The third installment of I Went to Adobe Creative Camp at SXSW 2015… And all I brought back is a series of blog posts, the firsthand account of a first-time Adobe SXSW Creative Camp attendee.
Failure as a Creative Catalyst with Erik Natzke
“Anyone here who has not failed as a creative, raise your hand, stand up, and walk out the door. Because THAT is not how creativity is born. Creativity is born through struggle, through strife, through what happens every day when someone decides, ‘I’m gonna go try this.'”
Over the next hour Erik walked the audience through his career, and its portfolio of projects, and the serendipitous collision of challenges, setbacks, successes, efforts, and decisions that led him to…. now. Over a dozen stories, each connected by the thread of a falter, a restart, and success.
“Never turn things down. Especially if something is a challenge for you. Test your reach not your grasp.”
Doubt plagues people in creative professions. More often than not, instead of believing, “I got this,” internal conversations are more of a faltering, ego-crushing, “I don’t know if I’m going to be good at this.”
Pushing through the insecurities is possible because of people who’ve gone before, who’ve also been troubled by finding satisfying resolutions and answers that address the needs of a creative brief. Every creative difficulty is supported by a community that knows the reward… of a solution that was hard to come by.
“Everyone is always going to come to you to do exactly what you’ve done before, so you have to force yourself to evolve… unless you’re really happy with what you’re doing. I’m constantly trying to make sure that what I’m doing is something I enjoy.”
Each project leads to what’s next. An obvious statement perhaps, but Erik delivered a stern warning to the audience to be careful about choices, to not make them based on dexterity, or comfort, or convenience. But to always be doing those things that fuel passion. Because looking back at a career through a lens of “I stuck with what I did well,” might not be so satisfying.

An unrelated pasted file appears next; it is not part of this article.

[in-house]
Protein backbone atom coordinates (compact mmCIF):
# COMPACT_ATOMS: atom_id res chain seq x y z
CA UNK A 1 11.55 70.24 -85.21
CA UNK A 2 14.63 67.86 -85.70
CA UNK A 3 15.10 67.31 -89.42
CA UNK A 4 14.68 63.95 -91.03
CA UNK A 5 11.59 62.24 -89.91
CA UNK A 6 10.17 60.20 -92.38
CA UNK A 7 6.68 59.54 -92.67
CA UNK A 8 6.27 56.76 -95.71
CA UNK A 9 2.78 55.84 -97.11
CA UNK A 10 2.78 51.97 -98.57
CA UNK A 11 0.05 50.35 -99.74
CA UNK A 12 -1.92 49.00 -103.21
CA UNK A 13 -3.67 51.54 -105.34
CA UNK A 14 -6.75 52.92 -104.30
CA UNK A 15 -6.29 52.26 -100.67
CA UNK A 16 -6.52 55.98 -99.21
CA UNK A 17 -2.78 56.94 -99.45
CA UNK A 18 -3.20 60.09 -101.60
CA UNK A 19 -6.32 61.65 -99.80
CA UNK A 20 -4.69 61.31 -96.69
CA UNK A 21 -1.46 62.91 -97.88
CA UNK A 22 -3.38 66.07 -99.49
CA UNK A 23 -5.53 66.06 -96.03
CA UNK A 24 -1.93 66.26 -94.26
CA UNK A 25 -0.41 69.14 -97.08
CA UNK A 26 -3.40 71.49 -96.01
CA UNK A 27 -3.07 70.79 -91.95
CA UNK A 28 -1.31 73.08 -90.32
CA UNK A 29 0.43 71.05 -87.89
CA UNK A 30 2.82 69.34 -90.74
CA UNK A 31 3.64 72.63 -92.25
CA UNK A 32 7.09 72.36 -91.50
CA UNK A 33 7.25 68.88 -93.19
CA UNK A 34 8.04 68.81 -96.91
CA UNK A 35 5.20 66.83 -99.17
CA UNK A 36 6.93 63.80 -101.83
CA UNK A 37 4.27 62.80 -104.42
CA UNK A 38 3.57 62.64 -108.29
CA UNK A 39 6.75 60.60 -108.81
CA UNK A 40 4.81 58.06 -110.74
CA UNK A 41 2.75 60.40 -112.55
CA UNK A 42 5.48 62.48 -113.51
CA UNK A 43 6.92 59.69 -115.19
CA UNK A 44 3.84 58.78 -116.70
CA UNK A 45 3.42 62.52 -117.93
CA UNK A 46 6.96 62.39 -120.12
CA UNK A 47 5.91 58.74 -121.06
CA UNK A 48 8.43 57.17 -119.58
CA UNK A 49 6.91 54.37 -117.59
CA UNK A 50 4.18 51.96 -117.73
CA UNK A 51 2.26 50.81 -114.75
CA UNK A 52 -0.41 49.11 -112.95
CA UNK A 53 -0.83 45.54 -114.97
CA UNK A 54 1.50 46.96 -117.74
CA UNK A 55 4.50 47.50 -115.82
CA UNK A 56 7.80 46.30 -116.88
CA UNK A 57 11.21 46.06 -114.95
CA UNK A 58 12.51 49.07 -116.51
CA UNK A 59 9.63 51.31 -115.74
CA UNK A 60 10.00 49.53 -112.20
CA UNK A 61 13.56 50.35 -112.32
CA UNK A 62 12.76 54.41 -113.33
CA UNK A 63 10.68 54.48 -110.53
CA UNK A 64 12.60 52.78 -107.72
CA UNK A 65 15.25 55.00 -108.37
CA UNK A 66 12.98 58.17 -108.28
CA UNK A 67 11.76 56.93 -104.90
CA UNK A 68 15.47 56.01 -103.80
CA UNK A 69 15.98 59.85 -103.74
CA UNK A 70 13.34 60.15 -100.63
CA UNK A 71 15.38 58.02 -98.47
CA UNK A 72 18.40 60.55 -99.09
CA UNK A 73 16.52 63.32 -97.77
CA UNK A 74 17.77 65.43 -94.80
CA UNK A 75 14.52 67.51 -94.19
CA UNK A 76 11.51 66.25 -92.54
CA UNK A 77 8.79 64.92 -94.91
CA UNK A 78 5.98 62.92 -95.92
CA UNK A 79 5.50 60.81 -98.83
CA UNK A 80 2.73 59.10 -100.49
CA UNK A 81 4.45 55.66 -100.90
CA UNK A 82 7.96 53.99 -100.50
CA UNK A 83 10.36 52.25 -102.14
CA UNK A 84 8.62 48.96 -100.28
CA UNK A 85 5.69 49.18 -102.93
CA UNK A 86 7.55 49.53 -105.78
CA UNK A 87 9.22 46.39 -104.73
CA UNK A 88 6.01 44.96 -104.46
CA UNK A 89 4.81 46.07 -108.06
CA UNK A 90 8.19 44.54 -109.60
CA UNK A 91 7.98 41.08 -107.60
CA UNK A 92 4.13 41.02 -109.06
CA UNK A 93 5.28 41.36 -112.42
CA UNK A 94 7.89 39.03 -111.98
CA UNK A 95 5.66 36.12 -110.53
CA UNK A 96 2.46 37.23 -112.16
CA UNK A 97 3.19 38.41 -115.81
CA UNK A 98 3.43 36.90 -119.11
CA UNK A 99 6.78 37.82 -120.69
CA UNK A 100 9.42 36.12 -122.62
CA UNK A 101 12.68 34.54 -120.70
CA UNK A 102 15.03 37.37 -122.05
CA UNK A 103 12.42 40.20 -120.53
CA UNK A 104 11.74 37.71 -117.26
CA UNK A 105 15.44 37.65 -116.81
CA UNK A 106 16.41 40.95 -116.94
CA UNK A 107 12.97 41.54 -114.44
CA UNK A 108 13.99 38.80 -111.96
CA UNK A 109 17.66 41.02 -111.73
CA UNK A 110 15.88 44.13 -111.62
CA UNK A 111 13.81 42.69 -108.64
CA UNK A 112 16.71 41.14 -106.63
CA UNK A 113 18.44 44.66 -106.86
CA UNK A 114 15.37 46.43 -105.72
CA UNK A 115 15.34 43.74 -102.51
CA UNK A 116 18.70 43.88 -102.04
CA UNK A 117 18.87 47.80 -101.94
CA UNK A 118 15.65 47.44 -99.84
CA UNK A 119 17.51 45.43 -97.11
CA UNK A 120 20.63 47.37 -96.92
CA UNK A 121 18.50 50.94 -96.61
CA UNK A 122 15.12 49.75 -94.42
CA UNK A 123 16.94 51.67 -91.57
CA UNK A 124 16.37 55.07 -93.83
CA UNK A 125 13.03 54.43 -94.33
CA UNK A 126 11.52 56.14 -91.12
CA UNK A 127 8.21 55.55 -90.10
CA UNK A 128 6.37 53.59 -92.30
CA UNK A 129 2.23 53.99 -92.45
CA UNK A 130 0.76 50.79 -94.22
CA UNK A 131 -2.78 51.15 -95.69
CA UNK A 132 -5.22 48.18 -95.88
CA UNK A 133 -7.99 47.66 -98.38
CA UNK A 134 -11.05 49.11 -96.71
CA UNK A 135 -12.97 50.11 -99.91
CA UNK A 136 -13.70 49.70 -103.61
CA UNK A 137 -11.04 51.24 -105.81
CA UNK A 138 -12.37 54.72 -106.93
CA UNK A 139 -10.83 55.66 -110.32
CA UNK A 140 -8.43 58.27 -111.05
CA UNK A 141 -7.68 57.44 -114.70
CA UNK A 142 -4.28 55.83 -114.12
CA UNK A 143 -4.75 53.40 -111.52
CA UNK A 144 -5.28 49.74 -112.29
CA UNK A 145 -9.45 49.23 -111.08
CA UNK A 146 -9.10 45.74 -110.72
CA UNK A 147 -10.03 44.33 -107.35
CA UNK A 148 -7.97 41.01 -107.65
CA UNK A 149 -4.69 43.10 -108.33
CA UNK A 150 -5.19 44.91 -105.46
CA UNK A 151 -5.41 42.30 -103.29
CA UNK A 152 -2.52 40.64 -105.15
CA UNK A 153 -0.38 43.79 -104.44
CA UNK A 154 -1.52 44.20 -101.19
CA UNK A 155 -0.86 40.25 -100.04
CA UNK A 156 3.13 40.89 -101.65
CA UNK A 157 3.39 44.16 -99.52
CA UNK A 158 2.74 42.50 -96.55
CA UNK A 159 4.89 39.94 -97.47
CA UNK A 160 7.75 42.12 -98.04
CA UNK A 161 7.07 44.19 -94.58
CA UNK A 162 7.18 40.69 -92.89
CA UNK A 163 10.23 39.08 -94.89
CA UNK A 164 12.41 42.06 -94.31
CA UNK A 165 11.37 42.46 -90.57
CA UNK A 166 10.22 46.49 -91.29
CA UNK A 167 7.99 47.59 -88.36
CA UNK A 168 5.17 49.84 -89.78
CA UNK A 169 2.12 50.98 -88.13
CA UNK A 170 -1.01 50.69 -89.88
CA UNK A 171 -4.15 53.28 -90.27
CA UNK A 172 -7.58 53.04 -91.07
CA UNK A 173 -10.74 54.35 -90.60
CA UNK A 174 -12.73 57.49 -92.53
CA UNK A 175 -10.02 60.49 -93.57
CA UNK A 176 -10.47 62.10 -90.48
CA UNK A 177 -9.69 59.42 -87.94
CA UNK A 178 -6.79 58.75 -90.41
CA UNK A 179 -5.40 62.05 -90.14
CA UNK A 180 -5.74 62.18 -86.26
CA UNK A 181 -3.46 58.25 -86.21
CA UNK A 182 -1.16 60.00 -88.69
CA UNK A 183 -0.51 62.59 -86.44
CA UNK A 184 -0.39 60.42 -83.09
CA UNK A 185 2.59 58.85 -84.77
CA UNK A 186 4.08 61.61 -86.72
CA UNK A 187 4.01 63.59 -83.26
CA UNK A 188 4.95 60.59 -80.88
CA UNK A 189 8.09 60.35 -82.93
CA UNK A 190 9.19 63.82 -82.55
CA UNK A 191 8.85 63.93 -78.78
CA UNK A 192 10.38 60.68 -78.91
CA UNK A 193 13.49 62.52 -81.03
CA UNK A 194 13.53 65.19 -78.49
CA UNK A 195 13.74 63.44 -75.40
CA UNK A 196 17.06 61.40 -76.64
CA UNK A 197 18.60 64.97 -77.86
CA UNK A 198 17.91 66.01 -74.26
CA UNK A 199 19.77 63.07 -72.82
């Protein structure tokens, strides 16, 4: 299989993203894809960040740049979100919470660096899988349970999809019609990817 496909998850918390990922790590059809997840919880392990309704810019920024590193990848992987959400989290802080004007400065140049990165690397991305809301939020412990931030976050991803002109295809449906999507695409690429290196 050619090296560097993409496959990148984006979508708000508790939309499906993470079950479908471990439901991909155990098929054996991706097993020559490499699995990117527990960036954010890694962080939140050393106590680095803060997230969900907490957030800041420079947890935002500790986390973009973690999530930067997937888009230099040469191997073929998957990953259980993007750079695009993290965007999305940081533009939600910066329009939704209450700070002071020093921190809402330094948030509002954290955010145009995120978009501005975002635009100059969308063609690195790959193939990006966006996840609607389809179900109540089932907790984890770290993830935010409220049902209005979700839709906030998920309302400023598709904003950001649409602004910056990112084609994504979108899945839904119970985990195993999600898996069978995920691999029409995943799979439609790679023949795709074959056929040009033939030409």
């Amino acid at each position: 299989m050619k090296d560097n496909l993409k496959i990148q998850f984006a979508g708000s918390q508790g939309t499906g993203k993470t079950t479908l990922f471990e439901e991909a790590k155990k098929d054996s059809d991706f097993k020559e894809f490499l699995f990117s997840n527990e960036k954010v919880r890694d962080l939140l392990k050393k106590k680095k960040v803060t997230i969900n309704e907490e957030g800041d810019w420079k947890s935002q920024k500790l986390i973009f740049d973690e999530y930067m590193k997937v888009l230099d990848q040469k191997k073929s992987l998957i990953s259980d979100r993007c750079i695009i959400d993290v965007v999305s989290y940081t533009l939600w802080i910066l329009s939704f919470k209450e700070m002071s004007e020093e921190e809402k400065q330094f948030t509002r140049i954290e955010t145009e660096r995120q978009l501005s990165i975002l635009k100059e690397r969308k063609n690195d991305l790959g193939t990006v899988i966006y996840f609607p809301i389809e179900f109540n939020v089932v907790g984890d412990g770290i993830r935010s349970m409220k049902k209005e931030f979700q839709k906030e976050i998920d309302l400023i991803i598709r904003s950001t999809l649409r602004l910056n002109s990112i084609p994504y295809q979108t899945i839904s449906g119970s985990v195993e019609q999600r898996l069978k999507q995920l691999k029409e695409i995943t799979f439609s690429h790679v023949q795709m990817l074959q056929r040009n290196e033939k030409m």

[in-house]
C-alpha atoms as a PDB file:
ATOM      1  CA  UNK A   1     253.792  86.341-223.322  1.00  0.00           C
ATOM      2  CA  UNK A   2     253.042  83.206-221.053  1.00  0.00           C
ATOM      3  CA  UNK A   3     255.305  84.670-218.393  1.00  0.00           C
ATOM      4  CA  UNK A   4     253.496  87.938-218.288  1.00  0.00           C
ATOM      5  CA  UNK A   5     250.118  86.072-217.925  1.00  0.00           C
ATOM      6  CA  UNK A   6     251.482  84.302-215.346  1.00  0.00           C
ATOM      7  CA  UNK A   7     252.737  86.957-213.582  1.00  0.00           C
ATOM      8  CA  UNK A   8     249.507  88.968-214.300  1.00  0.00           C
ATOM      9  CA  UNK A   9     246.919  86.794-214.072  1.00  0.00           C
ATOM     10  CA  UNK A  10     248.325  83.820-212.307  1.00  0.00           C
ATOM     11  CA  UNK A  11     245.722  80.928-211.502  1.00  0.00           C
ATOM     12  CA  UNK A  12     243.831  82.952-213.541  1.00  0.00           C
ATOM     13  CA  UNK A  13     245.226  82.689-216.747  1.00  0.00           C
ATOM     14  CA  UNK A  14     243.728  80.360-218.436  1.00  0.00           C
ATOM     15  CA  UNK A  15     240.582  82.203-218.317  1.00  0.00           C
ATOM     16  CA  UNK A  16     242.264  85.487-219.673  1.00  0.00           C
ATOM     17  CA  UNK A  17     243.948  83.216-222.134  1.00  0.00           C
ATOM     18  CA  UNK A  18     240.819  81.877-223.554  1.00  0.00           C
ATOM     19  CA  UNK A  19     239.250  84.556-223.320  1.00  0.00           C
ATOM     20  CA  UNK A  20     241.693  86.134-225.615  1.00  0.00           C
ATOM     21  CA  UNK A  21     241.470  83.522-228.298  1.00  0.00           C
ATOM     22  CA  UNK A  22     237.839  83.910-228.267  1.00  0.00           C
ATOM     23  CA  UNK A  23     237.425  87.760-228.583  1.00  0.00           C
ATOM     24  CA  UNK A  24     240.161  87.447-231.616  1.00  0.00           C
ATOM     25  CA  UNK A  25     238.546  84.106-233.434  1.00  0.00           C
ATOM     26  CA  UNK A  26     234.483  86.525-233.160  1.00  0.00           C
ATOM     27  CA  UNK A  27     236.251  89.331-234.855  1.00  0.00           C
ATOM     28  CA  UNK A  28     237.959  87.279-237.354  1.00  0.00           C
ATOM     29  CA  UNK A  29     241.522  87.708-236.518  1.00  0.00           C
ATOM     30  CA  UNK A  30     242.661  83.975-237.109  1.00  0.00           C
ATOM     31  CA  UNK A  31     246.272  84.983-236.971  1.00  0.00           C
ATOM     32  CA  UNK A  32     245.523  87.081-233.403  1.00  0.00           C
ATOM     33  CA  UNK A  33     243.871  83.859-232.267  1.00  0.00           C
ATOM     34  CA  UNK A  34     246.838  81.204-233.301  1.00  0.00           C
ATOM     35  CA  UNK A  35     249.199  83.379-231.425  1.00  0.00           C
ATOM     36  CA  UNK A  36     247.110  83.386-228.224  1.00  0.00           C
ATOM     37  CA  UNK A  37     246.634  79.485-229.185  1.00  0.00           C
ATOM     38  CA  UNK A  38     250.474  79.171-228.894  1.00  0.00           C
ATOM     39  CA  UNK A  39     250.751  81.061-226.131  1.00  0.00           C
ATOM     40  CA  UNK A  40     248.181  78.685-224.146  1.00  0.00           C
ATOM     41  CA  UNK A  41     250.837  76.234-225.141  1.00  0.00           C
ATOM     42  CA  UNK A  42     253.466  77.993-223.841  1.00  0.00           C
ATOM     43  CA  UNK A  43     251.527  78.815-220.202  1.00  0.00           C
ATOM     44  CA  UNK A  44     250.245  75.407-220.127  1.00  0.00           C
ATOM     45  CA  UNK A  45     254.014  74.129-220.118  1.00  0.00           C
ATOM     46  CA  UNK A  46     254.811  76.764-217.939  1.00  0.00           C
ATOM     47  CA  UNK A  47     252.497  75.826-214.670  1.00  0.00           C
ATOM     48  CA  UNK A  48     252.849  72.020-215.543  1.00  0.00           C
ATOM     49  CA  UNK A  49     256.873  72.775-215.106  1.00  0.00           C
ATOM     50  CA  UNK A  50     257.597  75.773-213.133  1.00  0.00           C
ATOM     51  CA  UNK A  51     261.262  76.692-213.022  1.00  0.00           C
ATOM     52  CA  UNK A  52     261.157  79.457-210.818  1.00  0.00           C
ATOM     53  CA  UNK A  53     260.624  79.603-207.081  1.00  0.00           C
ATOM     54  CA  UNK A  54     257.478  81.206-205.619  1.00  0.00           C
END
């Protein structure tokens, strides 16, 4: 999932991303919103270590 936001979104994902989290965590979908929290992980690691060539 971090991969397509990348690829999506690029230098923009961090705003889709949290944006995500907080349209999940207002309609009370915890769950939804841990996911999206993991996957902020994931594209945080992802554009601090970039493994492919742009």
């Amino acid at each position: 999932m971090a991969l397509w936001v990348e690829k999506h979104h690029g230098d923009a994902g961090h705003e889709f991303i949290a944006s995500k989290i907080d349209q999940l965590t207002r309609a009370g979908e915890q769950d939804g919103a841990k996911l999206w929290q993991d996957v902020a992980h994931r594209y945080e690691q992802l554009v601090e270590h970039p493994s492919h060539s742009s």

Instead of spending a lifetime doing only what you’re “good at,” do what you love. Make a move. Make a change. Even if it’s painful.
Erik’s first project at Adobe was We Are The Creative Class, “a rallying cry to the passion, the pain and the power of commitment to creative. It’s a creativity anthem that embodies the struggles and strife of the creative profession.”
Erik ended up at Adobe because he wanted to work on the tools that have played such a big part in his creative process. And, during the almost three years he’s been at Adobe, he’s created beautifully-memorable bodies of work like the TED All-Star Portraits and was the principal designer for the build of Adobe Brush CC.
But Erik’s first uplifting project for Adobe almost didn’t happen because of a series of Herculean constraints:
My conclusion: A creative path, littered with projects that didn’t go as planned, is not always an easy one, but the successes, the result of inevitable failures… worth the suffering.
Read the wrap-up of Session 2: Moving from Graphic Design to 3D Object Design with Paul Trani